A Lotteria restaurant in HCM City. Franchising market leaders in Viet Nam include Lotteria, KFC, Jollibee and Pizza Hut.
Figures from the Ministry of Industry and Trade show that since 2007, more than 144 foreign franchises have been licensed in the country.
Market leaders include Lotteria (over 200 restaurants), KFC (over 140), Jollibee (over 40), Pizza Hut (over 40), Baskin Robbins and Domino’s Pizza.
Dinh Thi My Loan, chairwoman of the Viet Nam Retailers Association, said with its high growth rate, 90 million population — of whom 60 per cent are young consumers — and modern trade channels accounting for just 25 per cent of retail business, the country is an attractive retail market for foreign investors.
Sean Ngo, director of Viet Nam Franchise Consulting, said the number of franchises in Viet Nam was forecast to increase substantially given the establishment of the ASEAN Economic Community and the number of free trade agreements the country has signed.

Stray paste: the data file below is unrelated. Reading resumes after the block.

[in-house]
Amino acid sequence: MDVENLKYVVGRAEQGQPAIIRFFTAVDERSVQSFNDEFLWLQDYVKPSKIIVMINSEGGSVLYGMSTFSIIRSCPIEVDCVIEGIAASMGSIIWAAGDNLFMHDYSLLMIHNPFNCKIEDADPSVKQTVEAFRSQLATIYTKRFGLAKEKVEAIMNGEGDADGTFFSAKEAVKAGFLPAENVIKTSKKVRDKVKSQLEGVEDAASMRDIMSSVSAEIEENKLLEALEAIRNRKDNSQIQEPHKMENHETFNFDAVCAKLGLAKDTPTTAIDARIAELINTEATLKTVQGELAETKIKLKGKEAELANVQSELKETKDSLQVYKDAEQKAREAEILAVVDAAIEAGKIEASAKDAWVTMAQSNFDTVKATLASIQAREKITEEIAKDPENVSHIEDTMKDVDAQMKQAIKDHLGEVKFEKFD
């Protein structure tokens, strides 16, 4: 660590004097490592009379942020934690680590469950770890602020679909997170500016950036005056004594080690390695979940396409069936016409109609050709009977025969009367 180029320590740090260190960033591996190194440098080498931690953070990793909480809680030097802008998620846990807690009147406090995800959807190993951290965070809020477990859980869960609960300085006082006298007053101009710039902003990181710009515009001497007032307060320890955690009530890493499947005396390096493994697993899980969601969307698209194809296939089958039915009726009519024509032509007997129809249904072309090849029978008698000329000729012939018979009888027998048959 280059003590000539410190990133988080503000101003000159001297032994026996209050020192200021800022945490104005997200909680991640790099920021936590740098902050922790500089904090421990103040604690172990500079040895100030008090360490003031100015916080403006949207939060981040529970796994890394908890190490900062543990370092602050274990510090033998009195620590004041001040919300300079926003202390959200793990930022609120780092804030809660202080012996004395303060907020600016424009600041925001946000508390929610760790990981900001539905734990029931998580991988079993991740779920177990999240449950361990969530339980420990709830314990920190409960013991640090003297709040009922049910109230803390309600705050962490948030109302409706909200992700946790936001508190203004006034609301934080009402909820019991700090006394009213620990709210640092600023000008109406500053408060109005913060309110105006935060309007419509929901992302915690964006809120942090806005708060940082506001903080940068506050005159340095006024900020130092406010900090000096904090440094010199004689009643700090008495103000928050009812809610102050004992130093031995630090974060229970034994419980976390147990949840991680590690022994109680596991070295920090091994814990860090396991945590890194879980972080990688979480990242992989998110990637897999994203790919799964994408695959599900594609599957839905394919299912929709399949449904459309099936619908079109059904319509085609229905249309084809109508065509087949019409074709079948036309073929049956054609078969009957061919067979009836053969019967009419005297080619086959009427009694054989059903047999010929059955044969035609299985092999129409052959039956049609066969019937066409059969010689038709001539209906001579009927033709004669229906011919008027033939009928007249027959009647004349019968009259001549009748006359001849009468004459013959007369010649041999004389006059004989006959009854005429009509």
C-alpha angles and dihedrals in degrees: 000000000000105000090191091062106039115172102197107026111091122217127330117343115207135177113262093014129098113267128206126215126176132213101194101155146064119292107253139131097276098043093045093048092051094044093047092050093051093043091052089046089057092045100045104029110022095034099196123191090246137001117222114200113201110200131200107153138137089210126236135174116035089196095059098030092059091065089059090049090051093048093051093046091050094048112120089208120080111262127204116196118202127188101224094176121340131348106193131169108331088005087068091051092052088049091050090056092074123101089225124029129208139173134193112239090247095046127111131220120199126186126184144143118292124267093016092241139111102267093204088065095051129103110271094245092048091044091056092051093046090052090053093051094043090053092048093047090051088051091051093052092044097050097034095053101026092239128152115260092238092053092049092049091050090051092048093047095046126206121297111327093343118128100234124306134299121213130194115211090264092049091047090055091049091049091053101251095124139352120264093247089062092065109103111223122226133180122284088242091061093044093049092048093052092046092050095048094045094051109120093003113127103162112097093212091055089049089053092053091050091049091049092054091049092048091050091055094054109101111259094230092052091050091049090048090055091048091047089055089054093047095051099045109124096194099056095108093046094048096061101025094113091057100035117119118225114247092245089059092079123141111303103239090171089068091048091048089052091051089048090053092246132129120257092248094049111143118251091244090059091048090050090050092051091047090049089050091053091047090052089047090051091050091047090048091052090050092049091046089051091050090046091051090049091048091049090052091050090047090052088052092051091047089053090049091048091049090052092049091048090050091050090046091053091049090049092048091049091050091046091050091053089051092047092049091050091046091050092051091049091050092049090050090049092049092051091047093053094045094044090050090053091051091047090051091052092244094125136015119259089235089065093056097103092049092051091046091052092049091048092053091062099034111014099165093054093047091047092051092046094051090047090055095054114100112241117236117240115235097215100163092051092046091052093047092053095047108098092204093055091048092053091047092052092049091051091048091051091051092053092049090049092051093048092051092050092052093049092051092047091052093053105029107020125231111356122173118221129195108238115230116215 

The food and beverage industry has seen franchising develop strongly, especially in the fast foods segment, he said.
Food consumption in the country is expected to grow by 61.6 per cent between 2012 and 2017, while nearly 50 per cent of household expenditure is on food and beverages, he said.
Nguyen Phi Van, founder of Retail and Franchise Asia, said franchising was a common strategy companies choose when expanding internationally.
In the 10 leading food groups, only two still own more than 50 per cent of their outlets.
In 2008, Burger King owned 12 per cent of its outlets, but the number fell to 0.4 per cent in 2013, while Subway does not own any outlet, Van said.
She said franchising had considerable potential in more sectors, like education and healthcare.
But to be successful, franchisees need to make sure they have a good business plan and management, she said.
The biggest mistake Vietnamese franchisees make is that they spend a lot of money to buy the franchise but not to build a management team to run it, she said.
Franchising ‘in its infancy’
Van said the franchise market in Viet Nam was still in its infancy, and when foreign franchises came to the country, local firms could learn from them how to create their own franchises in the future.
Vietnamese companies could become global franchisers in the food sector, but their poor management prevents them from doing so, she said.
She and the others experts were speaking at the Viet Nam International Retail and Franchise show held in HCM City last weekend.